The B.C. Green Party will continue to prop up the minority NDP government, despite its “fiscally reckless” decision to go ahead with the Site C dam, party leader Andrew Weaver said Monday.
“Does this mean that we’re going to topple government? No,” he told reporters at the B.C. legislature. “I’ve signalled that publicly for quite some time. But does it mean that we’re going to take a very hard look at the finances come February? Yes.”
Weaver supported the project himself at one time, but changed his mind after the price tag continued to increase, he said. It’s now projected to cost $10.7 billion.
“But we know that we’re only two years into a nine-year project, so who believes the 10.7? “I certainly don’t,” he said. “It is fiscally reckless to proceed with Site C, to spend $10.7 billion on power that we don’t need.”
Weaver disputes the NDP government’s stance that by killing the project, B.C. would take on $4 billion in debt with nothing in return. He said that’s a cynical argument, given that the same government took on billions in debt by cancelling tolls on the Port Mann and Golden Ears bridges.
Still, Weaver said he has never entertained the idea of defeating the NDP over the Site C issue.
“People elected us to actually work as adults on these issues and try to develop good public policy,” he said. “We’ve been criticized for being the green tail wagging the orange dog. Here’s an example where the green tail is trying to wag that orange dog and that orange dog isn’t listening. So, frankly, I think the people of B.C. are the ones who need to hold them to account.”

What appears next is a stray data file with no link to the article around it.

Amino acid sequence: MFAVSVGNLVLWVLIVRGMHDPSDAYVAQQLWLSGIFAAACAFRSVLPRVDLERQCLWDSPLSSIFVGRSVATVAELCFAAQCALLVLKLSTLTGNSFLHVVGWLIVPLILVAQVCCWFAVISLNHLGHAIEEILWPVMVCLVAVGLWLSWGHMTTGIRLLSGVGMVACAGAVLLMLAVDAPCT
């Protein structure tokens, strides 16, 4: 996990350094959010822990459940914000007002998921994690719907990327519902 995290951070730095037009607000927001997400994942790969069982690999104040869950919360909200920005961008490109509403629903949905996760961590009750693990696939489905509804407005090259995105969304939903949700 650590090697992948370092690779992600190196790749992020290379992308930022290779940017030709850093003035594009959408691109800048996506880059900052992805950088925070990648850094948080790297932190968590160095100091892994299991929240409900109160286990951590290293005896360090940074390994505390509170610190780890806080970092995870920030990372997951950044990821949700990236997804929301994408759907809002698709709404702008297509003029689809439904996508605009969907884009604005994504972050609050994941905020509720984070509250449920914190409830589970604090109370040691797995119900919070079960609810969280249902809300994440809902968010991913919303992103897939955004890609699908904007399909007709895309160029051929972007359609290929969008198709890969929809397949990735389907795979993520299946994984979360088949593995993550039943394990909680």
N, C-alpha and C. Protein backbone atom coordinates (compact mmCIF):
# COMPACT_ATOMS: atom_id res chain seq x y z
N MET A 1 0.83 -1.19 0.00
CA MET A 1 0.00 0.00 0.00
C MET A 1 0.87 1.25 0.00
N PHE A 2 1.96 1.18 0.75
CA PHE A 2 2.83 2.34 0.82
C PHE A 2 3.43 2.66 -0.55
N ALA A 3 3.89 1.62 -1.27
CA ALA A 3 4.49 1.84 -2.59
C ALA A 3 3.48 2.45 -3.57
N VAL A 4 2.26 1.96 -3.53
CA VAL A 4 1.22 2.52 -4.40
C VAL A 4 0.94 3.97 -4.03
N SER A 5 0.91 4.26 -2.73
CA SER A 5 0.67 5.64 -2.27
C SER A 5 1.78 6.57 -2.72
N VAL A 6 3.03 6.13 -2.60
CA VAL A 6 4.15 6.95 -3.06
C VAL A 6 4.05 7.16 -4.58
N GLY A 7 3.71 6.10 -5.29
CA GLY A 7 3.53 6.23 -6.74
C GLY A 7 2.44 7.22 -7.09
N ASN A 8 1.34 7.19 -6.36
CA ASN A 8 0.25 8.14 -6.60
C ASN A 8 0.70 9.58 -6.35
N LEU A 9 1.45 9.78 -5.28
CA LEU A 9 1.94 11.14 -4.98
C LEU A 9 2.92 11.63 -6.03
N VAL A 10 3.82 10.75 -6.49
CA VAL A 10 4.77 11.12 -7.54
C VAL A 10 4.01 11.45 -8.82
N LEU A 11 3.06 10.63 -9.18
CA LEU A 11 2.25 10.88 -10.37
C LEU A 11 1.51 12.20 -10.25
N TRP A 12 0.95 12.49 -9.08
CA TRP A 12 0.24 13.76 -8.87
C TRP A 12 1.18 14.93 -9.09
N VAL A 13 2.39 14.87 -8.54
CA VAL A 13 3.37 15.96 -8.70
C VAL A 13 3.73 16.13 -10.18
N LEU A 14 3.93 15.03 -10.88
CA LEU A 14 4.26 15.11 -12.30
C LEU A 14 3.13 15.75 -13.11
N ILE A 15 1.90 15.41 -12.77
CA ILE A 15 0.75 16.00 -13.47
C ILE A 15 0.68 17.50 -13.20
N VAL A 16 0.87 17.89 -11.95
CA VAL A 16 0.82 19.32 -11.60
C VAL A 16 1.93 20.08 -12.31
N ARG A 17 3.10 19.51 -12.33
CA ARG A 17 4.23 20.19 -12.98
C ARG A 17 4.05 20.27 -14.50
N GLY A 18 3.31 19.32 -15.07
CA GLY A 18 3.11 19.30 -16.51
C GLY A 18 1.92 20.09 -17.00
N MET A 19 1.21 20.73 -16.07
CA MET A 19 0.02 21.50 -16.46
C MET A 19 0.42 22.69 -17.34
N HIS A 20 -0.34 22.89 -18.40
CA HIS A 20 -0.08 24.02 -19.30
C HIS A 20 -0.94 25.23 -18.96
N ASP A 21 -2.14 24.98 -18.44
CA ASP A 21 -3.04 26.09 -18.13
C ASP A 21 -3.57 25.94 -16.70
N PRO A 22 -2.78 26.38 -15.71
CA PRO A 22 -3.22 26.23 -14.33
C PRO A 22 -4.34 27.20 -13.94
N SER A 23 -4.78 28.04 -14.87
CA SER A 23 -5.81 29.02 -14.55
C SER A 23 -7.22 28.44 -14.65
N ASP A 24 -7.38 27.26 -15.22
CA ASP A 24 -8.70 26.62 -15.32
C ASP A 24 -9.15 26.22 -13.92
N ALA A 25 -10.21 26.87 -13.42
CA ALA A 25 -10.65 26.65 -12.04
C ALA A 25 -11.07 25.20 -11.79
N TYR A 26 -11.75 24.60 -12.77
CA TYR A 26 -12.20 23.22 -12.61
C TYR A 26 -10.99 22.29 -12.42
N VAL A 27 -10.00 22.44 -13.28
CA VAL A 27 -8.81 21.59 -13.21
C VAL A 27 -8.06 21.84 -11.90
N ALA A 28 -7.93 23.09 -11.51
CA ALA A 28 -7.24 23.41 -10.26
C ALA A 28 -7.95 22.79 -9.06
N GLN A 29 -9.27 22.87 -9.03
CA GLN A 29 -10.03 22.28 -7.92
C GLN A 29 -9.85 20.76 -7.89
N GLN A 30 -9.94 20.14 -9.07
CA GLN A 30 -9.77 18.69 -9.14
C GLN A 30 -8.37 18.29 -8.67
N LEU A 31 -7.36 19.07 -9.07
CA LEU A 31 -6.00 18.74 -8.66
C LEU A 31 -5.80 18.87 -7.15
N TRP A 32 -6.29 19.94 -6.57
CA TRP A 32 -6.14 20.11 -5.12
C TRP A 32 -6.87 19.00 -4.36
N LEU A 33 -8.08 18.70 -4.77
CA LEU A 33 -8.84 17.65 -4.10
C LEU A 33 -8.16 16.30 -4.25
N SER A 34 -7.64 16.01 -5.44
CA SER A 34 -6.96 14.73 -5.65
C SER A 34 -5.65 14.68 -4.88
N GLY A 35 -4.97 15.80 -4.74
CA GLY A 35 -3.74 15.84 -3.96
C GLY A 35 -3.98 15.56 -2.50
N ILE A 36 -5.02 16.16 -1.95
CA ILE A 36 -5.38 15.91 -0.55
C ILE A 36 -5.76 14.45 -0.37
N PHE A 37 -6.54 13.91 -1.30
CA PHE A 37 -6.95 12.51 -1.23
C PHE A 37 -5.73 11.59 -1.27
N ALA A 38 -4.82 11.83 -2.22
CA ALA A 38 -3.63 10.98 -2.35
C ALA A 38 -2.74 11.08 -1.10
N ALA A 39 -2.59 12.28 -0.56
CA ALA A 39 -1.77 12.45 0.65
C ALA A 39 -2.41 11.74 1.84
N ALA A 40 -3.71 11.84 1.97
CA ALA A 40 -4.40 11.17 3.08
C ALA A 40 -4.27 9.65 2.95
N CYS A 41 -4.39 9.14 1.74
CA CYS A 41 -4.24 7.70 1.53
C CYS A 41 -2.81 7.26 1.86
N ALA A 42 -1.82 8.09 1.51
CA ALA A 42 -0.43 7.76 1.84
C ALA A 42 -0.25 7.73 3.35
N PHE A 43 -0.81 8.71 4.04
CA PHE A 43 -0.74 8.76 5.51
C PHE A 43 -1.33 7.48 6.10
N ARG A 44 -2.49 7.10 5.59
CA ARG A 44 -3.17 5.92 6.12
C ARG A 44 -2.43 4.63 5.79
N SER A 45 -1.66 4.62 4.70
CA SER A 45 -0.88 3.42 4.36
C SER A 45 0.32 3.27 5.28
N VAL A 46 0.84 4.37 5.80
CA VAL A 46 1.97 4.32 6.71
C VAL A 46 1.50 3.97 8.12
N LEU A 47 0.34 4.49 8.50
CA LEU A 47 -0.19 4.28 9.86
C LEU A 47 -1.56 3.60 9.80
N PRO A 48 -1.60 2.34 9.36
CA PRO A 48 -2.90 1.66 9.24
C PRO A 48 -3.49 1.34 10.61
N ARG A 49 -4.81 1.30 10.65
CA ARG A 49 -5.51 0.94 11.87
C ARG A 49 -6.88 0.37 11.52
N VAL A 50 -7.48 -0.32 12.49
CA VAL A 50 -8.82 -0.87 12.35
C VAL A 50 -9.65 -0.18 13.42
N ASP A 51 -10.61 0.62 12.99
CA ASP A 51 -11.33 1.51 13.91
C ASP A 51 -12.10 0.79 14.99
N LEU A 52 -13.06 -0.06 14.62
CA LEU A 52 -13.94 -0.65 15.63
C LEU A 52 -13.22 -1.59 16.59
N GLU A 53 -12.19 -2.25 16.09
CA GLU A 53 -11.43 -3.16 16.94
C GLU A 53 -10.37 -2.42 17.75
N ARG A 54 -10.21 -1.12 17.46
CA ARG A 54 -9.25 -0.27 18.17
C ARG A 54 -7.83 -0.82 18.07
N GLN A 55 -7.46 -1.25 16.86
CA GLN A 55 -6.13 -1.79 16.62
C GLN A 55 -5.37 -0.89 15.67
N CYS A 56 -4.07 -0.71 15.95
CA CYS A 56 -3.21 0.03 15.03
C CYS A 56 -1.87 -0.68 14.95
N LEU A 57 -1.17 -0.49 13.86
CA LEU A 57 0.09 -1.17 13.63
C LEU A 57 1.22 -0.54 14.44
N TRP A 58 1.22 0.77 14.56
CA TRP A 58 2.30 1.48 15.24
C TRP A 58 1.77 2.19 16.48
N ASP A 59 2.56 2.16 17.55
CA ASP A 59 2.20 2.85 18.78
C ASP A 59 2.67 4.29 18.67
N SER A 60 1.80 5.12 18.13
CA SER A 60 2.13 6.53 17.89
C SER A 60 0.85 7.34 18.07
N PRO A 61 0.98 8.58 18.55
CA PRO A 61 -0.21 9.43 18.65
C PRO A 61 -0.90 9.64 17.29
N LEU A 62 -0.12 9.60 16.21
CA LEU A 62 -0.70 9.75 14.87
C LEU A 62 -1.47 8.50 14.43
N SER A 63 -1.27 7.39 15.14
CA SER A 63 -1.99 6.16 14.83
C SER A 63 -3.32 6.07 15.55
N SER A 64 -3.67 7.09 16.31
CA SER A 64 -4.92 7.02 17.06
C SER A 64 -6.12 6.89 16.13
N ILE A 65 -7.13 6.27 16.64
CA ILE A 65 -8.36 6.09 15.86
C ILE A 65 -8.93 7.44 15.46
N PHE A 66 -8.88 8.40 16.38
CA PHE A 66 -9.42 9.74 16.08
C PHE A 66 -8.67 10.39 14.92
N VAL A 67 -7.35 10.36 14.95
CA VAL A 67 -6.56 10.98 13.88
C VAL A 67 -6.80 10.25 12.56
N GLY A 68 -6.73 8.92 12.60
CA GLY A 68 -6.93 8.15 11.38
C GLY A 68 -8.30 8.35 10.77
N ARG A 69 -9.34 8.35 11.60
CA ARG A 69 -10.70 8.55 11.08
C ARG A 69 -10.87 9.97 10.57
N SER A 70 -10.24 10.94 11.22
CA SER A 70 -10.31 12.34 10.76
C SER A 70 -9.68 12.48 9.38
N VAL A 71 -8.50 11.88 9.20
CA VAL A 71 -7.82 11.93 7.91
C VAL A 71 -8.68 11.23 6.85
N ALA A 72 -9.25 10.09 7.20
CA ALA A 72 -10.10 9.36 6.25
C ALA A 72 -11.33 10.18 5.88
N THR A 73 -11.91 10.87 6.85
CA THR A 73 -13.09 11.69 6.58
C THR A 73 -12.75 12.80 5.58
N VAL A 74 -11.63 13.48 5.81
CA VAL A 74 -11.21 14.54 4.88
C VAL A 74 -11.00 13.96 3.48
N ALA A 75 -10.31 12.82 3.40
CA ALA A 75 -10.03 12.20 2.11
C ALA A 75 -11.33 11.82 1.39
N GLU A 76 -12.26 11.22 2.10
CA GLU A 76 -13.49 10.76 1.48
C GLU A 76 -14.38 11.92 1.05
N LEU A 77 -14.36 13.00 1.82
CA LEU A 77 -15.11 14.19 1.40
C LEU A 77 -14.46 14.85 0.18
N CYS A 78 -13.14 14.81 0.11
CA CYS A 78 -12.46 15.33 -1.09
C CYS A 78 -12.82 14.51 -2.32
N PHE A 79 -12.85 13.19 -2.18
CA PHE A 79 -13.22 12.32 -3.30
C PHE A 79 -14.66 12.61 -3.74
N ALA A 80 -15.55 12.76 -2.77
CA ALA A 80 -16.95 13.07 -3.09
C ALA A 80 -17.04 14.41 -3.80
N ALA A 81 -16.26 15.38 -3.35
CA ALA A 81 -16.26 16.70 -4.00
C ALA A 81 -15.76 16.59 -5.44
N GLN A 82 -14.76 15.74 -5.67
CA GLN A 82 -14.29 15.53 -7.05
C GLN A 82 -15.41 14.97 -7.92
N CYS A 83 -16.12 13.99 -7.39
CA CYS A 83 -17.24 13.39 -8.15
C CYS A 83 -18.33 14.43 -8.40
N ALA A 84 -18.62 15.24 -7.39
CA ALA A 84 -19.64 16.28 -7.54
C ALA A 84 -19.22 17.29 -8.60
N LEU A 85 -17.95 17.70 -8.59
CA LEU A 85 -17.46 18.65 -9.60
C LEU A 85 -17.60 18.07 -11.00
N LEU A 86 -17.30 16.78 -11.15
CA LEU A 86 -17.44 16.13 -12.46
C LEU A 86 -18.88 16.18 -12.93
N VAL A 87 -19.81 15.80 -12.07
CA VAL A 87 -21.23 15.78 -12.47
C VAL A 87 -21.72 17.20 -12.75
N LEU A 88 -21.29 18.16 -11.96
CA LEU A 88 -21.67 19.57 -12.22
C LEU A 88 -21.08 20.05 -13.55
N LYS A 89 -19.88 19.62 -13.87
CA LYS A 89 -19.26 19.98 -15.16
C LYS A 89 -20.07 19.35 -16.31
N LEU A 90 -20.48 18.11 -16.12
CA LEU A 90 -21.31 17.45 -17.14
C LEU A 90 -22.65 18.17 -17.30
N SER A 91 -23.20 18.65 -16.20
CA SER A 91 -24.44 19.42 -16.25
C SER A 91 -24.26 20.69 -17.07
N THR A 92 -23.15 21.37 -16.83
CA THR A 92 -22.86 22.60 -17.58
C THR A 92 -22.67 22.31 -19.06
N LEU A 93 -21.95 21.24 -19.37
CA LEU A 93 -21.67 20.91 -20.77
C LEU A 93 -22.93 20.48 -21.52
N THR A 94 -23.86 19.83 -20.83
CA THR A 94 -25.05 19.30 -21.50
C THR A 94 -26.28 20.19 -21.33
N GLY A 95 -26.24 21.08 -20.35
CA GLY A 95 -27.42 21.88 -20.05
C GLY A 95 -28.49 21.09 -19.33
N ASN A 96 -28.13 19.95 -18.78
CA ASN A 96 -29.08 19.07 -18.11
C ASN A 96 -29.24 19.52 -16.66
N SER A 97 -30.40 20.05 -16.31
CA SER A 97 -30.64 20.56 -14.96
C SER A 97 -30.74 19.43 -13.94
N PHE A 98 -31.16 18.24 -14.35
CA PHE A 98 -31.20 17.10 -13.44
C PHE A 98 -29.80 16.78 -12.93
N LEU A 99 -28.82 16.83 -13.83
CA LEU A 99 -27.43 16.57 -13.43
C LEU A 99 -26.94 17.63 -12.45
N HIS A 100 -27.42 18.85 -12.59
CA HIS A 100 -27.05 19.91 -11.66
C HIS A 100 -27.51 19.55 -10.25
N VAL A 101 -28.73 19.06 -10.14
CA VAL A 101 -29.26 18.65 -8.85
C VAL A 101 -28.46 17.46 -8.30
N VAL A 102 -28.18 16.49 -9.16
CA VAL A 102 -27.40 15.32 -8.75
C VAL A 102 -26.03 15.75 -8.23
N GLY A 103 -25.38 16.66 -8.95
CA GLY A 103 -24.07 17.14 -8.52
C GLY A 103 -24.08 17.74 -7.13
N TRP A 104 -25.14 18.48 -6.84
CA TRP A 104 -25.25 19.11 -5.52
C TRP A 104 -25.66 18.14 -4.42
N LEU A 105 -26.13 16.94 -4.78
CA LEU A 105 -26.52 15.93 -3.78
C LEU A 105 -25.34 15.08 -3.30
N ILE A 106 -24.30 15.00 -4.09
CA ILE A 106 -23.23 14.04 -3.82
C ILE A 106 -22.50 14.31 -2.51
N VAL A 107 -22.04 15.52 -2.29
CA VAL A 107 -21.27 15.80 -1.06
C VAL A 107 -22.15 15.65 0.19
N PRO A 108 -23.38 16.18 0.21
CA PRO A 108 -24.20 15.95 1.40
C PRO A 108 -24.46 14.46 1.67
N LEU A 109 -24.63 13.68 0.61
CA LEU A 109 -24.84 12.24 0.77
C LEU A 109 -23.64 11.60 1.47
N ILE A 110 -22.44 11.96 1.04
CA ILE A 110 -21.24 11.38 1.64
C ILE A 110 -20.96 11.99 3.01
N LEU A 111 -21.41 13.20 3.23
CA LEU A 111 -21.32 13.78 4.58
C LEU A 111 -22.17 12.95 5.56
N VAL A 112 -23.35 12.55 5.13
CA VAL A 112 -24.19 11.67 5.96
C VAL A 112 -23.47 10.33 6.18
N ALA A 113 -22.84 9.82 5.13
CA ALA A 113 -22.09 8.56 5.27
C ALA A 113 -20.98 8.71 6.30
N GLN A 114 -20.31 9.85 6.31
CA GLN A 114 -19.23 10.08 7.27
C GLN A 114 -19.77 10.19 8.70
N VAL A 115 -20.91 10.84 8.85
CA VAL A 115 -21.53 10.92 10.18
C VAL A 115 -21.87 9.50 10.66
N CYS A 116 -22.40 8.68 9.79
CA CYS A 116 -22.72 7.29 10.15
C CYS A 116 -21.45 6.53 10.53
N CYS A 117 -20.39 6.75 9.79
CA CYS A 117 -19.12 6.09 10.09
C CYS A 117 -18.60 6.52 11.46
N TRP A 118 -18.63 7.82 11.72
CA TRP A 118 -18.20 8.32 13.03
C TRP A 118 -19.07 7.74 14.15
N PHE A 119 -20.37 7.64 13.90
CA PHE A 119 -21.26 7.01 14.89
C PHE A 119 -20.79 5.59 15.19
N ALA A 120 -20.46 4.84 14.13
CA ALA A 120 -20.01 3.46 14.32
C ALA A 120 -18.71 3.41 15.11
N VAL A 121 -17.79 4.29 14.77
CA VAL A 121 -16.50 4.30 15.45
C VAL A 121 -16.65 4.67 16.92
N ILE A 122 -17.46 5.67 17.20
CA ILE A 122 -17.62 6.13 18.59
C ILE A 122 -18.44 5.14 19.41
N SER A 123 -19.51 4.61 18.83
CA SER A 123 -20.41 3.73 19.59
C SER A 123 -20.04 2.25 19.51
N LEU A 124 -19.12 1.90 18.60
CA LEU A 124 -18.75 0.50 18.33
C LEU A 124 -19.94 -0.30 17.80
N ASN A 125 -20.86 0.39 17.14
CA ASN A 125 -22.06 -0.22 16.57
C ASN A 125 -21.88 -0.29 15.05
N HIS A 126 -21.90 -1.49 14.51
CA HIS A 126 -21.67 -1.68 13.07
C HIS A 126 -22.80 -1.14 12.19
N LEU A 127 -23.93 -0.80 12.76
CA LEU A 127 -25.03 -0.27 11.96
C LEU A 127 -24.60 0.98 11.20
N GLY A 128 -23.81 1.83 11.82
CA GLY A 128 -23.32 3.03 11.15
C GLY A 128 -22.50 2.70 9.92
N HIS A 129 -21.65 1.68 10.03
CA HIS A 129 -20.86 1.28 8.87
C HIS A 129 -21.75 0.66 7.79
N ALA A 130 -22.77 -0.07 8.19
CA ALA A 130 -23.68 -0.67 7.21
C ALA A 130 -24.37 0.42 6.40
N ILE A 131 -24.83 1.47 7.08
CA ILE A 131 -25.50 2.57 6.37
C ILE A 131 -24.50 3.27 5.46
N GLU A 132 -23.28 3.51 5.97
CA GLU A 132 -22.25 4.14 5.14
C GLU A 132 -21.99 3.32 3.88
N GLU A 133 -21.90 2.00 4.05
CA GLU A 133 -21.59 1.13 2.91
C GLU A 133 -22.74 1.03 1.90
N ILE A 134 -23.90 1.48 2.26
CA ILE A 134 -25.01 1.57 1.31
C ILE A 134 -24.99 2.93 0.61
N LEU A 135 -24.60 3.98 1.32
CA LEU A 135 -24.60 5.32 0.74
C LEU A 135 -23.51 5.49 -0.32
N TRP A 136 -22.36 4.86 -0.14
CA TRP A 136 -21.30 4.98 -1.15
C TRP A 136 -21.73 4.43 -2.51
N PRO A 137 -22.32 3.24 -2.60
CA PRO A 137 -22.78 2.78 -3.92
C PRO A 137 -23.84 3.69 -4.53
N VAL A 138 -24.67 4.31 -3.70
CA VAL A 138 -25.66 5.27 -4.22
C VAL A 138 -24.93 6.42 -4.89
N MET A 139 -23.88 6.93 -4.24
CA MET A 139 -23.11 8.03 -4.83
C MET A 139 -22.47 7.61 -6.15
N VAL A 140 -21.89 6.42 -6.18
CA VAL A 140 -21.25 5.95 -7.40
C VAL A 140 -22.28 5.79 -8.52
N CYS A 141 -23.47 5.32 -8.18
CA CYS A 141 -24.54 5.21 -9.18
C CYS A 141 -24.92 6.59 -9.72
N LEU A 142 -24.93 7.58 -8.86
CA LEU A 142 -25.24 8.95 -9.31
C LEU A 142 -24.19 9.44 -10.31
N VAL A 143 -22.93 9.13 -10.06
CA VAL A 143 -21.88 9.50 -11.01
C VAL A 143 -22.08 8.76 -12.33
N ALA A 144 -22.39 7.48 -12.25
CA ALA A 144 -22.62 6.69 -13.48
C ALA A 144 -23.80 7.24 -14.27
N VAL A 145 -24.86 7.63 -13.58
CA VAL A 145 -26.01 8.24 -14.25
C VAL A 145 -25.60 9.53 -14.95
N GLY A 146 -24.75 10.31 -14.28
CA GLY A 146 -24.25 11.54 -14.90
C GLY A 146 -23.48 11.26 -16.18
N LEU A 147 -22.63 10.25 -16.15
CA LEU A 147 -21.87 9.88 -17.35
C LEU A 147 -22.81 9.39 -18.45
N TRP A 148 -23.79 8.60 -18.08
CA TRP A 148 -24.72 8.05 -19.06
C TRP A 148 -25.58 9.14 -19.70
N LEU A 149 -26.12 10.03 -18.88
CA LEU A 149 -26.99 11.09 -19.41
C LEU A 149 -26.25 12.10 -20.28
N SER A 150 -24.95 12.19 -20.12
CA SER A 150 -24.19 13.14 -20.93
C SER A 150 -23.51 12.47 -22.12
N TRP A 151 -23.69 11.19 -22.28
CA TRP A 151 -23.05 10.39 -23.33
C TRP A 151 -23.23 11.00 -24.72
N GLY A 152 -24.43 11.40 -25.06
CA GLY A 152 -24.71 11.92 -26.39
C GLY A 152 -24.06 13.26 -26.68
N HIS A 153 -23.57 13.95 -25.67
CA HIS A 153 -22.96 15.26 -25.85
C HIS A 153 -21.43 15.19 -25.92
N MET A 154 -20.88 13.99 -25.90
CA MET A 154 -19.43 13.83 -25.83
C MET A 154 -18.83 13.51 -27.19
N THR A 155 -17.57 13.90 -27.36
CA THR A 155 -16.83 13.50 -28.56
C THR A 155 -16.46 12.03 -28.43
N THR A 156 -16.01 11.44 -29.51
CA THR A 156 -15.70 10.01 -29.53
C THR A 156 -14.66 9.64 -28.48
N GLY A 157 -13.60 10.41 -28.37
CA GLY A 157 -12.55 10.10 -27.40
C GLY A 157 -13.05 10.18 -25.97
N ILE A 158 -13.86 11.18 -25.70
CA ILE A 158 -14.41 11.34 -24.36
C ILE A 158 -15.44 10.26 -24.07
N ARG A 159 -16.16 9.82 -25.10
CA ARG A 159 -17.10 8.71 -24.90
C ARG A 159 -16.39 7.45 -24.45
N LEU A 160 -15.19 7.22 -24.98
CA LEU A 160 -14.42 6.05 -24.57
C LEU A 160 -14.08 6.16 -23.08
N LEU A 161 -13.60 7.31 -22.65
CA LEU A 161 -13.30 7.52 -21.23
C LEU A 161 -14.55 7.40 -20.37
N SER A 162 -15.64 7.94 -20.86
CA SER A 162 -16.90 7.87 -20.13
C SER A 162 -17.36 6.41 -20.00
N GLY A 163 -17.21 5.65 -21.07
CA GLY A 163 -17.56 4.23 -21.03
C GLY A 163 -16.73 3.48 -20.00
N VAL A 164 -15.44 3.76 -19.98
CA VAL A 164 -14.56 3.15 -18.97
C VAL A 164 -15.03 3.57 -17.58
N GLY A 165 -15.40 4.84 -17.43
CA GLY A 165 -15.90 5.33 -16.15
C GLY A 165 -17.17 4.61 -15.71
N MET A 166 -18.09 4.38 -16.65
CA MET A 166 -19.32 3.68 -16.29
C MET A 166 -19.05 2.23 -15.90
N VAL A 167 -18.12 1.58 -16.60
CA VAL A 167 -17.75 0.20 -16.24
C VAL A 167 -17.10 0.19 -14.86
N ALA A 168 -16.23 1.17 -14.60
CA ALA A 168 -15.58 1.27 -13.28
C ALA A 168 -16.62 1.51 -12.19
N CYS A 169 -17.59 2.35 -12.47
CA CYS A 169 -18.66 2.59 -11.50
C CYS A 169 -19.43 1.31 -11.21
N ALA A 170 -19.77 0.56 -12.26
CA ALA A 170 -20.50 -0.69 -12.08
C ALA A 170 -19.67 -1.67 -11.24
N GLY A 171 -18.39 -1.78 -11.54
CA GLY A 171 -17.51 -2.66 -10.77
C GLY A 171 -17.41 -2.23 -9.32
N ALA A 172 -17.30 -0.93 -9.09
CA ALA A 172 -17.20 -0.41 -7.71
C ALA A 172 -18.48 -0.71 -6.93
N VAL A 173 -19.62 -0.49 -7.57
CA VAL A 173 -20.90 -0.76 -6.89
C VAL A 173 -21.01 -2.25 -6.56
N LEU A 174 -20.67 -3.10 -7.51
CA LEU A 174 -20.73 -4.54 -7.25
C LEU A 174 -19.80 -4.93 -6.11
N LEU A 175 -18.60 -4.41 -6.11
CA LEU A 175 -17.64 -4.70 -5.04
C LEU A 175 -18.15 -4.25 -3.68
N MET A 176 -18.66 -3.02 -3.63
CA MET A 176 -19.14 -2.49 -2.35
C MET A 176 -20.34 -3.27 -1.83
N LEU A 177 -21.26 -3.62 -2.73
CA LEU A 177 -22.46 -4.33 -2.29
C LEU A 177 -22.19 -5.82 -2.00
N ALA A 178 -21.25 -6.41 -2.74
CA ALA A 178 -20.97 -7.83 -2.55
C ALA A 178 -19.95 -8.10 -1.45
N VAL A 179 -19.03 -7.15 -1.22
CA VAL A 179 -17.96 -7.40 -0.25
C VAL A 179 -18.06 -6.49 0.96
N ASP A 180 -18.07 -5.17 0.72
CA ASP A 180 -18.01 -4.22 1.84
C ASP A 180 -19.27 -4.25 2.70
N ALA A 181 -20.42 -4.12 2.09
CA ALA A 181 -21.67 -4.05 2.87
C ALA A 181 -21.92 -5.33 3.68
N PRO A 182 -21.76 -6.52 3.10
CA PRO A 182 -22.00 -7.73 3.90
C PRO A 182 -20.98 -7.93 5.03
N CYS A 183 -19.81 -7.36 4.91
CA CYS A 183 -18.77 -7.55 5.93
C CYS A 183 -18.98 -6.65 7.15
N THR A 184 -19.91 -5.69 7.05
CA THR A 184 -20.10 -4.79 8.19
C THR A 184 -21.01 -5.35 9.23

Premier John Horgan said he’s confident the NDP’s pact with the Greens will survive the Site C dispute.
“I’m fairly confident, although Mr. Weaver and his colleagues disagree with us on this decision, that it won’t have an impact on the long-term viability of the government,” he said. “I’m firmly convinced of that.”
Weaver did, however, suggest on Twitter Sunday night that a campaign to recall Energy Minister Michelle Mungall would be in order, given her previous opposition to the project.
Mungall responded by highlighting her accomplishments in the Nelson-Creston riding since her election in 2009.
“I appreciate that Mr. Weaver frequently takes to Twitter to share his particular views,” she said. “But I think this is an opportunity for me to actually say I’m very proud of the people that I represent and I’m very proud of the work we’ve been able to do together over the last eight years.”